Three words pollsters would rather you didn’t mention; differential non response

Three words pollsters would rather you didn’t mention; differential non response

A special column by ex-ICM boss & polling pioneer, Nick Sparrow

While trumpeting the fact that samples are representative of the adult population, researchers seldom, if ever, publish response rate data. Truth is that for telephone polls, response rates are frighteningly low and falling. The reasons for this are varied, but include the fact that many of us have become wary of calls from strangers, having been bombarded with unsolicited sales calls and by “suggers”, the industry term for people selling or list building under the guise of market research. The Telephone Preference Service which should stop these calls is ineffective. Meanwhile caller identification technology, and increased use of mobiles add to the problems.

Online pollsters cannot provide meaningful response rate data because they use volunteer panels of willing respondents who sign up in the hope of participating in polls. Nevertheless we might guess that respondents to internet panel polls are a vanishingly small proportion of all those who have ever given the pastime any serious thought.

Low response rates are not a problem in themselves, only if certain types of people are more likely to refuse than others. In this respect research by Pew in the US is not comforting. Unsurprisingly, they found that people who respond to political surveys are more interested in politics. A bias that could not be eliminated by weighting. That finding is also likely to apply here; people are more likely to participate in surveys if the subject matter interests them.

If we think about recent electoral tests here in the UK, the decisions could be simplified to change versus continuity. At the basic level, referenda on membership of the EU, or independence for Scotland, and even the General Election all ask voters to choose between the status quo and something new and different.

    For polls to be accurate we need the proportions of people interested in politics and wanting change or continuity to be the same as those who are not interested in politics. That might happen, but the tendency will be for people who haven’t really thought through all the pros and cons of change to opt in greater numbers for continuity. In other words the people who can be interviewed may easily have somewhat different attitudes to those who cannot

If this is a problem for the polls, then it will be most acute among groups we know are least interested in politics. For example pollsters find it very hard to interview 18-24 year olds, a group far less interested in politics than any other. It could be seen as evidence of differential refusal; the worry being that willing 18-24 year olds respondents are more interested than others in politics generally and in the subject of the poll, available for interview and most likely to vote. But pollsters treat the problem as one solely of availability, and simply work harder to get the right number in the sample, or cheaper still, just upweight the sample achieved to the correct proportion. But while this approach will, on the surface, appear to make the sample representative, it may well exacerbate the problem of differential non response.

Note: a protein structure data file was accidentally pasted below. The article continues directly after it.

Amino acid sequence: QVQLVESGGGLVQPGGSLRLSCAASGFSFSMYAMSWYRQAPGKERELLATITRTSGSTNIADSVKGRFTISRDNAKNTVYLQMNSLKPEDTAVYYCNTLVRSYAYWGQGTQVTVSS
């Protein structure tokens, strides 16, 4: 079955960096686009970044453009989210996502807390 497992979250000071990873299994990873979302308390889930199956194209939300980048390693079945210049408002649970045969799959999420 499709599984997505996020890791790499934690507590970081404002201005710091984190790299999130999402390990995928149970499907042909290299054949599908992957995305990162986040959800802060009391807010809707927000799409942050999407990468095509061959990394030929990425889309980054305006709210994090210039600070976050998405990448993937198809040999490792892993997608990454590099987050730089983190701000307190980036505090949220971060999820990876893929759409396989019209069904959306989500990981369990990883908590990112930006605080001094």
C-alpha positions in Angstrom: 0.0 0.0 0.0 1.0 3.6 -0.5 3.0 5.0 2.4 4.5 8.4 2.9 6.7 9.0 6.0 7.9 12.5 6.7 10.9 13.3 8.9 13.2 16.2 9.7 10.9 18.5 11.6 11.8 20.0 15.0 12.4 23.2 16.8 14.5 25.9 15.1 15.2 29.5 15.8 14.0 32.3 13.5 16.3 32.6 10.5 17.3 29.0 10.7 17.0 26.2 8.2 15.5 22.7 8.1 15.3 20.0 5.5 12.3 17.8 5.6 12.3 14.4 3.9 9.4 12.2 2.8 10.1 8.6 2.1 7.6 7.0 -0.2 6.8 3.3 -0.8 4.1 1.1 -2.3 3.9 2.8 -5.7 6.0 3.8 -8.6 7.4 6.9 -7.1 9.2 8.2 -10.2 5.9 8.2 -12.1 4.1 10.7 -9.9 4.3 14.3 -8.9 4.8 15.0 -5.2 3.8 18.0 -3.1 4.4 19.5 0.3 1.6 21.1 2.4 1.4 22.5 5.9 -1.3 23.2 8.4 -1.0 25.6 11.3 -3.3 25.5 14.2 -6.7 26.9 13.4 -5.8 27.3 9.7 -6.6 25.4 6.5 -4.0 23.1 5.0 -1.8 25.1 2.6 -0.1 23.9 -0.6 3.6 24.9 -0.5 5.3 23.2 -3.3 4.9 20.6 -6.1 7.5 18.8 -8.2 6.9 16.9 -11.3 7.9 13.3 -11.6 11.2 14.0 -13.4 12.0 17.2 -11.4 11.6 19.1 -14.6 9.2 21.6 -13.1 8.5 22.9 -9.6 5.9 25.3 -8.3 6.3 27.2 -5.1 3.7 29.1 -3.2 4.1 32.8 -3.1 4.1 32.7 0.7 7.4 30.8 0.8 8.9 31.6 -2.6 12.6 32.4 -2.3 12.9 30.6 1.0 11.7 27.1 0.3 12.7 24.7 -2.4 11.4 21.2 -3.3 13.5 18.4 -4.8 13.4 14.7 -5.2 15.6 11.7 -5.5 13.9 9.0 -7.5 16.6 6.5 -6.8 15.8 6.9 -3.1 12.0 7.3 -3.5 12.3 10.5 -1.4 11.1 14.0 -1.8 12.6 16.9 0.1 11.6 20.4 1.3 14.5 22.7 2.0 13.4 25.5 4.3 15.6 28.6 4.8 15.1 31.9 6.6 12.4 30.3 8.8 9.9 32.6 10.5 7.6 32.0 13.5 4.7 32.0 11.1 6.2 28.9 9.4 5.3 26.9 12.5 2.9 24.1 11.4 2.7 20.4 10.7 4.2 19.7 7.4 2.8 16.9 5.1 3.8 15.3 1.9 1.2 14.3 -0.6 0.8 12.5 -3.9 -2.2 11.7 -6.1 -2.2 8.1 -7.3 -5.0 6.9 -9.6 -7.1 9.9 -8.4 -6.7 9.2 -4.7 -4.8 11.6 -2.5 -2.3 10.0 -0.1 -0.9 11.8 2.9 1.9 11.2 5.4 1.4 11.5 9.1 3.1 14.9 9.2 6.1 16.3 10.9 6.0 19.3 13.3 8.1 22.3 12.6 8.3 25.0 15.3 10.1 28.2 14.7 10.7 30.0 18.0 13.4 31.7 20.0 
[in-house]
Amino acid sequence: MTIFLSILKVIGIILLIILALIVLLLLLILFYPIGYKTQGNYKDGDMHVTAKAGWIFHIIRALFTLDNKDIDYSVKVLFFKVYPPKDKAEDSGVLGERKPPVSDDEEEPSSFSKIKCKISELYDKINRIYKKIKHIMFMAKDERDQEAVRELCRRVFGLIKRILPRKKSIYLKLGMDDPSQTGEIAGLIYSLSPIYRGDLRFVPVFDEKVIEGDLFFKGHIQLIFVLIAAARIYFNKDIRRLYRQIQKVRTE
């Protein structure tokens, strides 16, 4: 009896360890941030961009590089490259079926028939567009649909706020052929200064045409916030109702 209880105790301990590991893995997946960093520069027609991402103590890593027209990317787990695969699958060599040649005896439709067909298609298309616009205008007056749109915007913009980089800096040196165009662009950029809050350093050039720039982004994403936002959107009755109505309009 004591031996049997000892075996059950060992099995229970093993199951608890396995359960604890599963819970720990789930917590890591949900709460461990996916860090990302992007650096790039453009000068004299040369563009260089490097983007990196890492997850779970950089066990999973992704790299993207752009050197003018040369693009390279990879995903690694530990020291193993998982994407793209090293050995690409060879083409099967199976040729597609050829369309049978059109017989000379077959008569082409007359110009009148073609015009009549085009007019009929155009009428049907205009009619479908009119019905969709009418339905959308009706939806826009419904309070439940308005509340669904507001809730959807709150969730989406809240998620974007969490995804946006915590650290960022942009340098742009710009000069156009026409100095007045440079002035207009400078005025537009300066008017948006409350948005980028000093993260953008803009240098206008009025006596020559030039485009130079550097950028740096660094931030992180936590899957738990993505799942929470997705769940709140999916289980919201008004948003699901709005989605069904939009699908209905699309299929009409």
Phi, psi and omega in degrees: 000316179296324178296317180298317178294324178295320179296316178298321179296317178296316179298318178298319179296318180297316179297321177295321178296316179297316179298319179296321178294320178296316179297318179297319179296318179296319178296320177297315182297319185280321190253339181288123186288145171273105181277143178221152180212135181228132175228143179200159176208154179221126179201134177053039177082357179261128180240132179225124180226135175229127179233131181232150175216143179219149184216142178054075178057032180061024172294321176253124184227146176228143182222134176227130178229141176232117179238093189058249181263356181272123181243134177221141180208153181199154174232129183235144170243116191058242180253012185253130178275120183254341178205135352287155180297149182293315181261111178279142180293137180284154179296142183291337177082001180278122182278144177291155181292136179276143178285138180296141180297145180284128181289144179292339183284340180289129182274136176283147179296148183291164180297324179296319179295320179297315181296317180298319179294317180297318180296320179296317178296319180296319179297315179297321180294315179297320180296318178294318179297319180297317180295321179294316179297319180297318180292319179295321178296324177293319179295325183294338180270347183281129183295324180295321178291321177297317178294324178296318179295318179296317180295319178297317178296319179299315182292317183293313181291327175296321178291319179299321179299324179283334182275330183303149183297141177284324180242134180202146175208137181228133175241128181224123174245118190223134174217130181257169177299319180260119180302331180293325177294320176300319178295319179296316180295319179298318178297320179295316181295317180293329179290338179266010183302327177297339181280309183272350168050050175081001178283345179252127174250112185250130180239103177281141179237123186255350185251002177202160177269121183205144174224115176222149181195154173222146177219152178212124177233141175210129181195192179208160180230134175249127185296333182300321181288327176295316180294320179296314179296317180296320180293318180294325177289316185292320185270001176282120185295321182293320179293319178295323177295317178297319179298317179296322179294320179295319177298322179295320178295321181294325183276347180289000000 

If this theory is right then polls will contain a few more people in all age groups who are sympathetic to the idea of change than they should, and rather fewer people interested in continuity than they ought. What is the evidence? Polls in advance of the Scottish Referendum, the 2011 AV referendum, the 2015 General Election, and indeed the pollsters other debacle in 1992 all overestimated the appetite for change.

The obvious danger of polls exaggerating the mood for change is that they create a bandwagon effect. Alternatively they may promote a spiral of silence in which those tending to want continuity will perceive that their views are in a minority and thus become inclined to silence, thus further aggravating the polling error.

The problem for pollsters trying to wrestle with this problem is obvious; how can you interview by phone or recruit to an online panel those who aren’t interested in answering your questions?

The solution for vote intention polls must be methods that achieve much higher response rates, and thus include more respondents who are not particularly interested in politics. Achieving that is unlikely to make polls cheap or quick to conduct. Unwelcome news to editors accustomed to a regular diet of headline grabbing news stories from polls predicting sensational (if unlikely) outcomes.

Maybe the answer is to become far less obsessed with who will win, and focus instead on understanding the appeal of the arguments both sides are making, where appropriate the attributes of the personalities involved, and how these attitudes change over time. Such polls might point to likely outcomes, without risking the potentially false and misleading impression of deadly accuracy.

At this point, dare I mention that pollsters can ill afford an EU referendum in which they predict a better result for the “out” camp than it actually achieves?

Nick Sparrow

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